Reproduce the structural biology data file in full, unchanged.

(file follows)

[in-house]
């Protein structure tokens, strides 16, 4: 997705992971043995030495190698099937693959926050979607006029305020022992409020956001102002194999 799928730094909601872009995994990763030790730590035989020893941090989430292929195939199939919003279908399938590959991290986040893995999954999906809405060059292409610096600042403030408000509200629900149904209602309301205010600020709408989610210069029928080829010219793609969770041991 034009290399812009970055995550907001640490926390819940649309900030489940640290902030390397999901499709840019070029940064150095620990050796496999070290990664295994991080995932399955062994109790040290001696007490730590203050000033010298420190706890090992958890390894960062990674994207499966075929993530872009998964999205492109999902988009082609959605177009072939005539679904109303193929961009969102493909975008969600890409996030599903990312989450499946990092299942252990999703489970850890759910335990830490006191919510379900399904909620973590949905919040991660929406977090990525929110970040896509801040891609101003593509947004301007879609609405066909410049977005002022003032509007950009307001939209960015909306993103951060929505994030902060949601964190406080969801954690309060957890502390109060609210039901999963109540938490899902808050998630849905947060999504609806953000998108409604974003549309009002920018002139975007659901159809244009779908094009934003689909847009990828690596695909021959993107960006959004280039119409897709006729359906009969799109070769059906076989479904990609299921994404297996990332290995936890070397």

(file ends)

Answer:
[in-house]
């Protein structure tokens, strides 16, 4: 997705992971043995030495190698099937693959926050979607006029305020022992409020956001102002194999 799928730094909601872009995994990763030790730590035989020893941090989430292929195939199939919003279908399938590959991290986040893995999954999906809405060059292409610096600042403030408000509200629900149904209602309301205010600020709408989610210069029928080829010219793609969770041991 034009290399812009970055995550907001640490926390819940649309900030489940640290902030390397999901499709840019070029940064150095620990050796496999070290990664295994991080995932399955062994109790040290001696007490730590203050000033010298420190706890090992958890390894960062990674994207499966075929993530872009998964999205492109999902988009082609959605177009072939005539679904109303193929961009969102493909975008969600890409996030599903990312989450499946990092299942252990999703489970850890759910335990830490006191919510379900399904909620973590949905919040991660929406977090990525929110970040896509801040891609101003593509947004301007879609609405066909410049977005002022003032509007950009307001939209960015909306993103951060929505994030902060949601964190406080969801954690309060957890502390109060609210039901999963109540938490899902808050998630849905947060999504609806953000998108409604974003549309009002920018002139975007659901159809244009779908094009934003689909847009990828690596695909021959993107960006959004280039119409897709006729359906009969799109070769059906076989479904990609299921994404297996990332290995936890070397």